I think of "end-game" as a literally endless dungeon (Minecraft), or else PVP that involves horrific one-sided battles with no counterbalance (Guildwars), or else the same damn game all over again "with harder difficulty" (all of them except WoW). You want a dungeon slog, there are apps for that – but WoW's not one of them.

    Unless you choose for it to be.

    Is it designed to keep you playing? Of course it is. But at the end of it all, even among other games Blizzard has made (which is to say nothing of the MMO market in aggregate), it's still remarkably casual friendly. In Diablo 2 you lost experience, gold, and items when you died; in WoW you just take durability damage. In Freerealms you need to play a minigame to complete a crafted item, every single time, without guarantee of success; in WoW, you click a button and go afk for a minute while your toon auto-completes an entire stack of bandages with a 100% success rate.

    I get the idea that you can feel pressured into playing for whatever reason, but it takes remarkable nerve to lay that at Blizzard's feet; if you "don't have time" for this pastime, maybe you should stop paying for it.

    At a certain point, you just have to accept the fact that games like WoW simply aren't for you.

  56. "[Blizzard] wanted MDY to pay for the damage that Blizzard suffered due to Glider, which appears to have been lost subscriptions."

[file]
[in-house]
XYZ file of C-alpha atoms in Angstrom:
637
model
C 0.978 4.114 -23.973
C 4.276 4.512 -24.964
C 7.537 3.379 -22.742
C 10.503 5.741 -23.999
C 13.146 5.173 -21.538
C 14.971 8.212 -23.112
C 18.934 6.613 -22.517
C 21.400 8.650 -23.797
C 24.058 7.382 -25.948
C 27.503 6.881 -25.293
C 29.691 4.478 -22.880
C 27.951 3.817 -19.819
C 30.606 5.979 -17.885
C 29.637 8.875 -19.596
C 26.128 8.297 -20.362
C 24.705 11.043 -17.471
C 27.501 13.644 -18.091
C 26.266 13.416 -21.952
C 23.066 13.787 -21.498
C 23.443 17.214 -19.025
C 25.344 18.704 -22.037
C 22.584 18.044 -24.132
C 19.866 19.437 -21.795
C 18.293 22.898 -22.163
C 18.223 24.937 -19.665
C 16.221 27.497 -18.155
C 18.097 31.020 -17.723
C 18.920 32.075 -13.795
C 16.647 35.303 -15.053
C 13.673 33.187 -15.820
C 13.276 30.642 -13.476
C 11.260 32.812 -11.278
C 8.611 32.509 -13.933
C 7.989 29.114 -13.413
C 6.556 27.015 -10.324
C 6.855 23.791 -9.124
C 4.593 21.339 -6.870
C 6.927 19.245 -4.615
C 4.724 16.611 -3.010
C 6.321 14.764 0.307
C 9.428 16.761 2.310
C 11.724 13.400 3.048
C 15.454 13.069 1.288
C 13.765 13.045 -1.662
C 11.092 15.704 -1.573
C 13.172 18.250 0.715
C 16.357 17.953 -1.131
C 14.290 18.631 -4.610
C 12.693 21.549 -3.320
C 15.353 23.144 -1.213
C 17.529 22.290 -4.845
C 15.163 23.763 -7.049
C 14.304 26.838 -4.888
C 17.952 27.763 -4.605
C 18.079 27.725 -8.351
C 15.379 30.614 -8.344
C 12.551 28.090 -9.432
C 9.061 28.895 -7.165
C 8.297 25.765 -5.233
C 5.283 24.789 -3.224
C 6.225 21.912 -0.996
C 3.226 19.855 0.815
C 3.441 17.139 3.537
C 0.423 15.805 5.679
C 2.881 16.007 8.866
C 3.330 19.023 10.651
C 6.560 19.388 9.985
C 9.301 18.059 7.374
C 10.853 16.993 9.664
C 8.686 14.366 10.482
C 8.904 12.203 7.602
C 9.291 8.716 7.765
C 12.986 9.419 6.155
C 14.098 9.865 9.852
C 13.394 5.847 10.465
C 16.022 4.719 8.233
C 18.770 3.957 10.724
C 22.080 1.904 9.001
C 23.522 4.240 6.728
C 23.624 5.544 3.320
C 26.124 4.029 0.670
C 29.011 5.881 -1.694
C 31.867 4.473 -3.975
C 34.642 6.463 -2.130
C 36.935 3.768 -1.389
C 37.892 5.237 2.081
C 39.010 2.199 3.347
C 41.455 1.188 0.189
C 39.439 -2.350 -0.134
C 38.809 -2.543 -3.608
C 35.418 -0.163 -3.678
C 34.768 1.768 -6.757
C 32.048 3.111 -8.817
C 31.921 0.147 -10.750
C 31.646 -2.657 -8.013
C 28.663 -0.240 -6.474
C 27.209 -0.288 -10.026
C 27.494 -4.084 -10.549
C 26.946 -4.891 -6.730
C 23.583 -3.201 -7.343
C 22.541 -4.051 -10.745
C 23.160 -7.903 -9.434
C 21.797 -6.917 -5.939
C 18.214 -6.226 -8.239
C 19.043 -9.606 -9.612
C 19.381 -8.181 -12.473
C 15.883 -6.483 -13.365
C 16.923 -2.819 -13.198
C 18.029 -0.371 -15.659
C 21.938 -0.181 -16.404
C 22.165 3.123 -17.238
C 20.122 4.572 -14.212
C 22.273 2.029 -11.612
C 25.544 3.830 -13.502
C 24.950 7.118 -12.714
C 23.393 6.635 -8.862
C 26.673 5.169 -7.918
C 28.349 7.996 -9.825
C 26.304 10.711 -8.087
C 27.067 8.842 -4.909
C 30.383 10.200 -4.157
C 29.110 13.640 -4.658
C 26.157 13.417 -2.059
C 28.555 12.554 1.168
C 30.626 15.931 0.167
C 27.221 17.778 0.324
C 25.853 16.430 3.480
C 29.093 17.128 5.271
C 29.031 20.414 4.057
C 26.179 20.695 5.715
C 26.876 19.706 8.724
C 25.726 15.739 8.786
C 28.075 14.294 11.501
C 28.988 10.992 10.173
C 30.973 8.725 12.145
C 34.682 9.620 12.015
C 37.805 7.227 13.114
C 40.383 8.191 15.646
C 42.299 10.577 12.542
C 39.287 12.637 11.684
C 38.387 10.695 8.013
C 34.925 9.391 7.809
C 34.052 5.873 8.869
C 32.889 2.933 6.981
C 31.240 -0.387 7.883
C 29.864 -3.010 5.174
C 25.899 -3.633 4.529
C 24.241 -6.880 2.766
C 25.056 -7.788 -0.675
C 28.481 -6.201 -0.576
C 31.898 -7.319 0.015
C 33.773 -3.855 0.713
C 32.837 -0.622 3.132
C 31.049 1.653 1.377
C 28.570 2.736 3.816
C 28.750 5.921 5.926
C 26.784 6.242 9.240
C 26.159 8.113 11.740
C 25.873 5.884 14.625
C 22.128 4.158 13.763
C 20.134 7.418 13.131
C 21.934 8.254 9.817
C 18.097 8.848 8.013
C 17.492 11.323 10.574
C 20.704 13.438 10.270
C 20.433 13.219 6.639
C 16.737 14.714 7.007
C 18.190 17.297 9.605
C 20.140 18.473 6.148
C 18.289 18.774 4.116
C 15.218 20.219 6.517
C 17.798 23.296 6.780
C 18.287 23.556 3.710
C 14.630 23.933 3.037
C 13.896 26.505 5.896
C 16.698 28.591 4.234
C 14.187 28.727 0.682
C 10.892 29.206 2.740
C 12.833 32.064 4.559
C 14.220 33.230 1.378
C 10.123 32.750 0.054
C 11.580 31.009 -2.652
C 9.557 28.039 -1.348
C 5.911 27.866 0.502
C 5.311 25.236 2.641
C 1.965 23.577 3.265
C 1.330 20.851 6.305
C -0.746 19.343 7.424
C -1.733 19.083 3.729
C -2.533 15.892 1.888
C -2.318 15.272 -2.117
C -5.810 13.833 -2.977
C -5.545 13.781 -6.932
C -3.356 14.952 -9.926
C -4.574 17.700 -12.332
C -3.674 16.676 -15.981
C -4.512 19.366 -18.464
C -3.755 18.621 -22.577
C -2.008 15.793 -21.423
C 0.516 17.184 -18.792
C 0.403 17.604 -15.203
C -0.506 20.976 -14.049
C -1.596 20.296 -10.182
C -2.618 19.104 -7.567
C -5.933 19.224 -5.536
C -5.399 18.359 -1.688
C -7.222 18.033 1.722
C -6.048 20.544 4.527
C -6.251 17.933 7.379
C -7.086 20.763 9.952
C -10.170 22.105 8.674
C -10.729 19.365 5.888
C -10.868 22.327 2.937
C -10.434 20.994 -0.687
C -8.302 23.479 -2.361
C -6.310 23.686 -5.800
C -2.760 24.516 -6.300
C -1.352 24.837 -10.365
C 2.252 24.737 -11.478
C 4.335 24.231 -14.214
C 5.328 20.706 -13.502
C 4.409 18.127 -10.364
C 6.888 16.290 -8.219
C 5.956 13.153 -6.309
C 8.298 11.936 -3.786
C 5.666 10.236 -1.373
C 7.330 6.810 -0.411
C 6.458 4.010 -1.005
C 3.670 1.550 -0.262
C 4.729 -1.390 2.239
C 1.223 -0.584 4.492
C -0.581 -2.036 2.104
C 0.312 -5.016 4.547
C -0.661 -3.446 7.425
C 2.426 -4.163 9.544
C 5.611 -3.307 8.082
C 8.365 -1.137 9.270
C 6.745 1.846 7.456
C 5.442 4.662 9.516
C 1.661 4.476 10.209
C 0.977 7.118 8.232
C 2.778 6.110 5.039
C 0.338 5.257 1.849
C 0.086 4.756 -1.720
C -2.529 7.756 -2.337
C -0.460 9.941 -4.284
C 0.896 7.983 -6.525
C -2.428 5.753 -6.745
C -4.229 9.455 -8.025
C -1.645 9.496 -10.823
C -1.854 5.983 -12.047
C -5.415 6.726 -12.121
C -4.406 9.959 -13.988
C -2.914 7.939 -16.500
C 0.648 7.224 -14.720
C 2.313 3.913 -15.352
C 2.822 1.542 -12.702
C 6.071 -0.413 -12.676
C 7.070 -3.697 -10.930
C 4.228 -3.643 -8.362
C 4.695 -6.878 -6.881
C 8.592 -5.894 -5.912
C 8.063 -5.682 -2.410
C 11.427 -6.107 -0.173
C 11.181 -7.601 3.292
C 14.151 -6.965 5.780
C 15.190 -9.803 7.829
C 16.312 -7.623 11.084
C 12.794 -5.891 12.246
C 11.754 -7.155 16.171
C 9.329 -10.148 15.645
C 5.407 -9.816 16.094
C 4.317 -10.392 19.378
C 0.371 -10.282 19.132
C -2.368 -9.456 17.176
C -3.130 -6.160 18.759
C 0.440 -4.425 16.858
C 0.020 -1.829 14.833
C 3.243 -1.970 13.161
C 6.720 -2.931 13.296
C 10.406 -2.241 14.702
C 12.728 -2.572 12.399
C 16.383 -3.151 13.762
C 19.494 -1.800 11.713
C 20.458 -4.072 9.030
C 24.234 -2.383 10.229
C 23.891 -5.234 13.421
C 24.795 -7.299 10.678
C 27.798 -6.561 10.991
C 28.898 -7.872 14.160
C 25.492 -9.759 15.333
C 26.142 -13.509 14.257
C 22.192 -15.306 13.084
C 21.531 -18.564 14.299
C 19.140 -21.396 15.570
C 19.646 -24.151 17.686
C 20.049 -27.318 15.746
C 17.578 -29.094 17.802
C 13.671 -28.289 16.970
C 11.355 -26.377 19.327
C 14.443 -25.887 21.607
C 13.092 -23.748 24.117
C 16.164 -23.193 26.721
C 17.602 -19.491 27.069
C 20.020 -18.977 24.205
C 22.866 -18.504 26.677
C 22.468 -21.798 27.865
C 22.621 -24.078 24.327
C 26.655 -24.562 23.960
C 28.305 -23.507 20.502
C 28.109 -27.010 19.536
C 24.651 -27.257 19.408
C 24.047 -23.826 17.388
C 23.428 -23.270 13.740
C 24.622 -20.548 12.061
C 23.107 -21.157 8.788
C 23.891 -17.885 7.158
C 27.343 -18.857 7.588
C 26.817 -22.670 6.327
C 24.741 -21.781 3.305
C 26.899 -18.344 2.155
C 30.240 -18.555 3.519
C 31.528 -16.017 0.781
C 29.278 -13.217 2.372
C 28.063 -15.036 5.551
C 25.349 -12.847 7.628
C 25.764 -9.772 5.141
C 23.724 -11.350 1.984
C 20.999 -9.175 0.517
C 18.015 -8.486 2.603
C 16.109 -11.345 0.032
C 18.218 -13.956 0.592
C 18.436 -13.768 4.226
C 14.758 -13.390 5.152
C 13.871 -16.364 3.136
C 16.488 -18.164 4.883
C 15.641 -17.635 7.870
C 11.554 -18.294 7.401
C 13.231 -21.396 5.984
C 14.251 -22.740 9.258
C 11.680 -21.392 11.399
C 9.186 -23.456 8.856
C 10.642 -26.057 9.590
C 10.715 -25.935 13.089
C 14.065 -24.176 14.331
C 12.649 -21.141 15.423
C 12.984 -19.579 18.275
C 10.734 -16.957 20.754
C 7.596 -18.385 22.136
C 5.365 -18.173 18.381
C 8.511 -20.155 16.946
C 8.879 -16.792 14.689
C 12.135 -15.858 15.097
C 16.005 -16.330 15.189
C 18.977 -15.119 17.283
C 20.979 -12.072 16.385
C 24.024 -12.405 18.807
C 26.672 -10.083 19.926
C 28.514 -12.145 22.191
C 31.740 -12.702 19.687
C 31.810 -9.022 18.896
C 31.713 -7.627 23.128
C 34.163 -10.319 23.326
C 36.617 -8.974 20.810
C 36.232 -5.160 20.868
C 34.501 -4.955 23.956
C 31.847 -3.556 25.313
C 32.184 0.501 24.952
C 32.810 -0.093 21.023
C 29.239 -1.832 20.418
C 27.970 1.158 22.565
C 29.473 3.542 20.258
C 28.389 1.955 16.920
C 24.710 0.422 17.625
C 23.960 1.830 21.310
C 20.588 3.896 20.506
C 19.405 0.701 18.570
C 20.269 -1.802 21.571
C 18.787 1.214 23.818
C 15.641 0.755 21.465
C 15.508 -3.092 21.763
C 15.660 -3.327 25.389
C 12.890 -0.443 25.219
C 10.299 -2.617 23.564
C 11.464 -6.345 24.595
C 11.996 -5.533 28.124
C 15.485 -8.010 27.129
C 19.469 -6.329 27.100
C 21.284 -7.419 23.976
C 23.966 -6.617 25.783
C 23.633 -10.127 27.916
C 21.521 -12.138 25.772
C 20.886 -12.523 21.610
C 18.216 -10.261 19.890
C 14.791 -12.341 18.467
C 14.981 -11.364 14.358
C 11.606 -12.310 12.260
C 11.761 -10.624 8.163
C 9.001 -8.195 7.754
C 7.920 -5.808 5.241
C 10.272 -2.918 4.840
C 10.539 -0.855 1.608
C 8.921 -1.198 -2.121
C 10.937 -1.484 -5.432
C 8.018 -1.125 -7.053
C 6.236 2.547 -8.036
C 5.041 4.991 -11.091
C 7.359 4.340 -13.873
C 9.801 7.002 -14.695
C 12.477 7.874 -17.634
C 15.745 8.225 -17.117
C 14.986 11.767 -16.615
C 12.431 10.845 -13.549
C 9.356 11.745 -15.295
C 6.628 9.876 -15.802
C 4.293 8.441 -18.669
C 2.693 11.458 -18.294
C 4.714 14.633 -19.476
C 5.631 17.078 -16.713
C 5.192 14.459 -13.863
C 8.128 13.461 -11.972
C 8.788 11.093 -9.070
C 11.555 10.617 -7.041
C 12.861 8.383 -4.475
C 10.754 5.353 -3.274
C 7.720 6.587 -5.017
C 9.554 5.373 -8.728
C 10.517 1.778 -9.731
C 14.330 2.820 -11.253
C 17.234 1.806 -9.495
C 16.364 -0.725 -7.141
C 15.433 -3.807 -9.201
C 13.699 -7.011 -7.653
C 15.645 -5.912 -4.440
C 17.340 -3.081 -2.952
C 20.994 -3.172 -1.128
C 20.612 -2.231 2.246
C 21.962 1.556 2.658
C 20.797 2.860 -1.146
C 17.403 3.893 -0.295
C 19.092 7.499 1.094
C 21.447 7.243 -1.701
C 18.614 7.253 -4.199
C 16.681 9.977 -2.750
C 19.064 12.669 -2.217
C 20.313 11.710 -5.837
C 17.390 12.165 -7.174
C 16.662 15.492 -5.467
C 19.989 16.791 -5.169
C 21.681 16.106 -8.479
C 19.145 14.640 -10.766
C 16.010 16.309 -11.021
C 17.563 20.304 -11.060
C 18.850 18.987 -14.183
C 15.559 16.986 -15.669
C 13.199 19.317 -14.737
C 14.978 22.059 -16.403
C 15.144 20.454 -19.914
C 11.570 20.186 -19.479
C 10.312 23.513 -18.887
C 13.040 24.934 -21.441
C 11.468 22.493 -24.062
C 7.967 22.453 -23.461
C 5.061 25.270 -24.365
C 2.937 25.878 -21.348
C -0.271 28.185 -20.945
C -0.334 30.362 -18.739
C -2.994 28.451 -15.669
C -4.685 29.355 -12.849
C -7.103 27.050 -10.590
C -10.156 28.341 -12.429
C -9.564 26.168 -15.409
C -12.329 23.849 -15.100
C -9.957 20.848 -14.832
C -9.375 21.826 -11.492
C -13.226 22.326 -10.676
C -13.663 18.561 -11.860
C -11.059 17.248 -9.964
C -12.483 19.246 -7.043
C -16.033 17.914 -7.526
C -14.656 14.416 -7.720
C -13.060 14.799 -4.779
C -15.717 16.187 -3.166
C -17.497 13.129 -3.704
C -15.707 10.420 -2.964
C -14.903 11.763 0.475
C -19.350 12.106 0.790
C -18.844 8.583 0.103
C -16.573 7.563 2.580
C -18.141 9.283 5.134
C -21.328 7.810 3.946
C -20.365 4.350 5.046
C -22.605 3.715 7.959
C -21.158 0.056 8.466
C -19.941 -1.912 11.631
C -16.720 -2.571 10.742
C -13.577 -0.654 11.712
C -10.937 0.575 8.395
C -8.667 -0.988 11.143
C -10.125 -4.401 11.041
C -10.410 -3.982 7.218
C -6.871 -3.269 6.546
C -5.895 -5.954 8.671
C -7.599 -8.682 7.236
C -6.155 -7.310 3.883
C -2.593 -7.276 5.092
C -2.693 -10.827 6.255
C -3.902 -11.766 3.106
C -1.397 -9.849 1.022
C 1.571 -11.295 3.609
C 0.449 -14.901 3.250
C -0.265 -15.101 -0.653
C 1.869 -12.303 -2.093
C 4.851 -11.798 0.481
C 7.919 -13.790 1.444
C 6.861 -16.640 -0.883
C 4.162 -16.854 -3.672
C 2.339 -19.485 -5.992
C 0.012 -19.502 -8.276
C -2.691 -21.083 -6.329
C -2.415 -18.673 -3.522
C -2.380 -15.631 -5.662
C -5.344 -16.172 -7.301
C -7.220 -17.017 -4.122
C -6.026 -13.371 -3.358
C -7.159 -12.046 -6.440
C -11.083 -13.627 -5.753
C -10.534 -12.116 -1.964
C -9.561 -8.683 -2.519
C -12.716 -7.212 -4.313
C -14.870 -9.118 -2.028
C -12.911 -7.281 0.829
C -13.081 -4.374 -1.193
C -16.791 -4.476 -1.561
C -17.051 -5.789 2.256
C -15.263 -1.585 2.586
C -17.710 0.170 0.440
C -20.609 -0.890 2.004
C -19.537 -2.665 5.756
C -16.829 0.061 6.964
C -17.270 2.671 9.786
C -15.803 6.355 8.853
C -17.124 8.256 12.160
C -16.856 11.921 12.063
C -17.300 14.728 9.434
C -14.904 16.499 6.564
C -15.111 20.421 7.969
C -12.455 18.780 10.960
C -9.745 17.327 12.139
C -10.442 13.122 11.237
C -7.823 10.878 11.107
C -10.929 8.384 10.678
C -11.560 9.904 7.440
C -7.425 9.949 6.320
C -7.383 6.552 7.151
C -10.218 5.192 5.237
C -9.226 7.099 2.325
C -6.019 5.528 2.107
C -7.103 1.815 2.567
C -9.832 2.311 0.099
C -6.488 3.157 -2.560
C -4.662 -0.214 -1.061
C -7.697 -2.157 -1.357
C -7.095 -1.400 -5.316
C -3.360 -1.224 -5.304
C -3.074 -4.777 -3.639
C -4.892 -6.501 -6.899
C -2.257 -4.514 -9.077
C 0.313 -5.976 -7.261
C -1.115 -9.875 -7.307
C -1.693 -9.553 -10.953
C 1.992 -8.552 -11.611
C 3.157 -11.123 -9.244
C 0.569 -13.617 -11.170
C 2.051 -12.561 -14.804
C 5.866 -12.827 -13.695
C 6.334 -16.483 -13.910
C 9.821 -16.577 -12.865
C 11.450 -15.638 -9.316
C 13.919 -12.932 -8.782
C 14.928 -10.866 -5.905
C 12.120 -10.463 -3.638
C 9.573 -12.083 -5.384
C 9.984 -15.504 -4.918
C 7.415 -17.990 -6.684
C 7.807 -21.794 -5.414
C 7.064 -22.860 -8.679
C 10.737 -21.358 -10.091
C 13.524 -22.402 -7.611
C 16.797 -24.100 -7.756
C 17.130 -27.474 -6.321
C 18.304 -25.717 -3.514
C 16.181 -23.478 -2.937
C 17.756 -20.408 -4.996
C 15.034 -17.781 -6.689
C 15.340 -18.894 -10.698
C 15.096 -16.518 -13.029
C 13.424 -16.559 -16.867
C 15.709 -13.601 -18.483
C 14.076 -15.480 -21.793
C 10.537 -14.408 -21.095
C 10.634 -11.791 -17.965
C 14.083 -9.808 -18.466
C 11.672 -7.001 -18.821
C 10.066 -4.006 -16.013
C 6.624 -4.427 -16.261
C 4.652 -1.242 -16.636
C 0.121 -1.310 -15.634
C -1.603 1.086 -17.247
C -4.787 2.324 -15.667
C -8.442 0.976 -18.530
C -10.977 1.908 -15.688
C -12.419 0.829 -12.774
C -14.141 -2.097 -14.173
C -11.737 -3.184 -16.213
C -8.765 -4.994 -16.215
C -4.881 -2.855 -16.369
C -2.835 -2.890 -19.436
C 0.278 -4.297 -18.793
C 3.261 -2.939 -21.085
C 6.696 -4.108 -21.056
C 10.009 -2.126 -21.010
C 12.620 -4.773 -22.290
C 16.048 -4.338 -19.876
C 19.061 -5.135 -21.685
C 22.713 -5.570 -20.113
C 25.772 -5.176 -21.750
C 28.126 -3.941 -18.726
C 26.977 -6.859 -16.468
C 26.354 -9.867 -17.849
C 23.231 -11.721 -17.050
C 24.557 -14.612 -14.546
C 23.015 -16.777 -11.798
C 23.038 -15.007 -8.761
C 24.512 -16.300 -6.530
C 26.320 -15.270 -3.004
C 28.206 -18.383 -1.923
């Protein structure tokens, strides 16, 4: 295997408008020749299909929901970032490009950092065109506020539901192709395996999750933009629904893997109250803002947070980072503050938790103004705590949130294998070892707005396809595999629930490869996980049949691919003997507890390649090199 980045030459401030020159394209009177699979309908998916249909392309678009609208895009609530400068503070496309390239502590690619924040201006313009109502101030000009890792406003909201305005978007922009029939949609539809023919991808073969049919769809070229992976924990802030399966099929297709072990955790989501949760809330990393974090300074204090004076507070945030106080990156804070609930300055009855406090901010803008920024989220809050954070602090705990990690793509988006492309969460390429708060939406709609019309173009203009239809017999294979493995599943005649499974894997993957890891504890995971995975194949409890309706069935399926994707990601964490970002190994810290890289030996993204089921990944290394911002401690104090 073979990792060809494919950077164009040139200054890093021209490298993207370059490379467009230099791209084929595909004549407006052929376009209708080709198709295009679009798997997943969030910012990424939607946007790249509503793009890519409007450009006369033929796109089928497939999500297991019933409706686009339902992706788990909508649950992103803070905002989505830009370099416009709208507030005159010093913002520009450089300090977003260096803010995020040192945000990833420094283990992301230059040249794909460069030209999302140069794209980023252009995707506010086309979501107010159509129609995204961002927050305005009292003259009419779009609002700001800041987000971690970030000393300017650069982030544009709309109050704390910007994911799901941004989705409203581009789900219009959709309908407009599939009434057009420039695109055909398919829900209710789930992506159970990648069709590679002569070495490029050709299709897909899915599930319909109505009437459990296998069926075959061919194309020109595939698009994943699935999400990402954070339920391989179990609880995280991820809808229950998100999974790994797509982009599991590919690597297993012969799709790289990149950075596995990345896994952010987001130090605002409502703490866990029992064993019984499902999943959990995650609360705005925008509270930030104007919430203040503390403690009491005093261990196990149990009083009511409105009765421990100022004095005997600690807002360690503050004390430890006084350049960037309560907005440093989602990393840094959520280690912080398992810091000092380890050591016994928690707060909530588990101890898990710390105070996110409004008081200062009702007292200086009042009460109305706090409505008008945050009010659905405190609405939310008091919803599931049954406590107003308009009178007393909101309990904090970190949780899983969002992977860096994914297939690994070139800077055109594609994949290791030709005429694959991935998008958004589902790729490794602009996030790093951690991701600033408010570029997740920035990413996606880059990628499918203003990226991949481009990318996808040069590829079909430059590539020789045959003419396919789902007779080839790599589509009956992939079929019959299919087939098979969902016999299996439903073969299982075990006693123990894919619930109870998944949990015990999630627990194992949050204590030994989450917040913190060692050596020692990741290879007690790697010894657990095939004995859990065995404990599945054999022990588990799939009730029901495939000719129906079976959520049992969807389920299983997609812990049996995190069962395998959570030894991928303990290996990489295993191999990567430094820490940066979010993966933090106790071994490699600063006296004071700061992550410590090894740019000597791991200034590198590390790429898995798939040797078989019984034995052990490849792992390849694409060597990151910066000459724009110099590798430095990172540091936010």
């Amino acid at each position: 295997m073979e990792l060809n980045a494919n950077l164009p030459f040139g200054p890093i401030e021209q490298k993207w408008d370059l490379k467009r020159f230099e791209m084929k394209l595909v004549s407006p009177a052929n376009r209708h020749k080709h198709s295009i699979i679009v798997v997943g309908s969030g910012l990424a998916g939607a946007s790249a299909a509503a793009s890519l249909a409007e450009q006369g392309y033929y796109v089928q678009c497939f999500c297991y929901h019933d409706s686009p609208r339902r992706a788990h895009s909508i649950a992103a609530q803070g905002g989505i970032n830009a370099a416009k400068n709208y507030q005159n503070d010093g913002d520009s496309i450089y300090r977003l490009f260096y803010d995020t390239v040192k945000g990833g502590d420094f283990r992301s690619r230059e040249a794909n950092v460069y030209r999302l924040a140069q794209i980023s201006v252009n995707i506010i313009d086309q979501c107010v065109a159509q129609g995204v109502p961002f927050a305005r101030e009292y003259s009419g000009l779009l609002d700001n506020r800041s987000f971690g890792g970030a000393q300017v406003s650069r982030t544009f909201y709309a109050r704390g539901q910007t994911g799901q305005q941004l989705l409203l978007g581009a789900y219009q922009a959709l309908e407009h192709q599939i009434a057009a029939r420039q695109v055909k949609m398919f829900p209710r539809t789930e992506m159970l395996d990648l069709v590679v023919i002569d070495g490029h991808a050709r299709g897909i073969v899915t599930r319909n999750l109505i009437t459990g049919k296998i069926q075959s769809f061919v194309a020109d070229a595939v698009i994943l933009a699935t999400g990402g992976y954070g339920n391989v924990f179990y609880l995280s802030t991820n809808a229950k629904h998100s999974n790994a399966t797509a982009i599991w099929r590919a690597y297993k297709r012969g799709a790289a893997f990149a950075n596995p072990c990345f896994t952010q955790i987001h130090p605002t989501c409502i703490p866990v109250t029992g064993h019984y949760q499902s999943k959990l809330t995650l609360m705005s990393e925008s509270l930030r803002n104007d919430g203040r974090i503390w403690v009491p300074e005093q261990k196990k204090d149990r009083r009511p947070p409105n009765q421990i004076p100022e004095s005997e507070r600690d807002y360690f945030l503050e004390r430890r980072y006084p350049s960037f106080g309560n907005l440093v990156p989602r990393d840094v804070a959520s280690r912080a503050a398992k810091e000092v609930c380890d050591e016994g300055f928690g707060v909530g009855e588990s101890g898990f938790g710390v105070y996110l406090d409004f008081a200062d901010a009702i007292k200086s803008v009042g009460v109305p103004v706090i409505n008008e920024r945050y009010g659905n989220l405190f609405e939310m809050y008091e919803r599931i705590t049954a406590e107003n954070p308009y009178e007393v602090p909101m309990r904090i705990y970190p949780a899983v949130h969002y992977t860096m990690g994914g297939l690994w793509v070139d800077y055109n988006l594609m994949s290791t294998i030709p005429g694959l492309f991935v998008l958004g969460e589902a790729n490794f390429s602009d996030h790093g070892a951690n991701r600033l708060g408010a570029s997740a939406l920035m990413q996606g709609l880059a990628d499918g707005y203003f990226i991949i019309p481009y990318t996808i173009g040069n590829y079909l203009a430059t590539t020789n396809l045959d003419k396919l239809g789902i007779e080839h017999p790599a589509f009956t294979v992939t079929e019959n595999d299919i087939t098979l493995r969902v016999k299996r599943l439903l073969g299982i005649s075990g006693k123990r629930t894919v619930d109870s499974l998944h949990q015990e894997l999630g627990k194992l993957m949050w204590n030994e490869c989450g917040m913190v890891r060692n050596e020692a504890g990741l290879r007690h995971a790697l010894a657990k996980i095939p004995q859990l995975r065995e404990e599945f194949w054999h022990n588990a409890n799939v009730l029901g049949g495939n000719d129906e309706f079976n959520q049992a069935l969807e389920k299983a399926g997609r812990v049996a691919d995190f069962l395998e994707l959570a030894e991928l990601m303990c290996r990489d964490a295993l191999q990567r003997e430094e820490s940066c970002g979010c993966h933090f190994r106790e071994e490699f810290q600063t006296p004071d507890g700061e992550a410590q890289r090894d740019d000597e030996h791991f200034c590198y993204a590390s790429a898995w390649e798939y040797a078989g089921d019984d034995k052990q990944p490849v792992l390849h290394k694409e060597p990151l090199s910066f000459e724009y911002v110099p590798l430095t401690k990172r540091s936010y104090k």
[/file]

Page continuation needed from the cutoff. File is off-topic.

The subscriptions from the accounts you banned? Yeah, those would be lost.

    Sorry, I don't really have any particular argument one way or the other on this, but I found that part funny.

  57. At the end of the day it comes down to 2 things.

    1. If I were to enter somebodys computer and read there documents Id be breaking the law. What gives blizzard the right to scan your computer for these so called "third party programs"? or because they are a massive company they are just allowed to do this?

    2. When you buy a copy of World of Warcraft or any of thier expansions, There is not writing on the packaging to say you are buying a "license" so therefore this would then lead to blizzard being allowed to false advertise thier product!

    Simple really… BTW I agree that glider should be banned but does that mean that big companies such as Blizzard can just create thier own law?

  58. Thanks, this worked buatuifelly. BUT new dates I add to the converted column are not staying in Aussie format when they are sorted if first number is 12 or under, even if the whole column was selected during the process above. Eg: 15-10-12 stays in October, but 5-10-12 is sorted as 10th May. Any tips on how to avoid this, especially when working on a mac?Thanks,Caecilia

Comments are closed.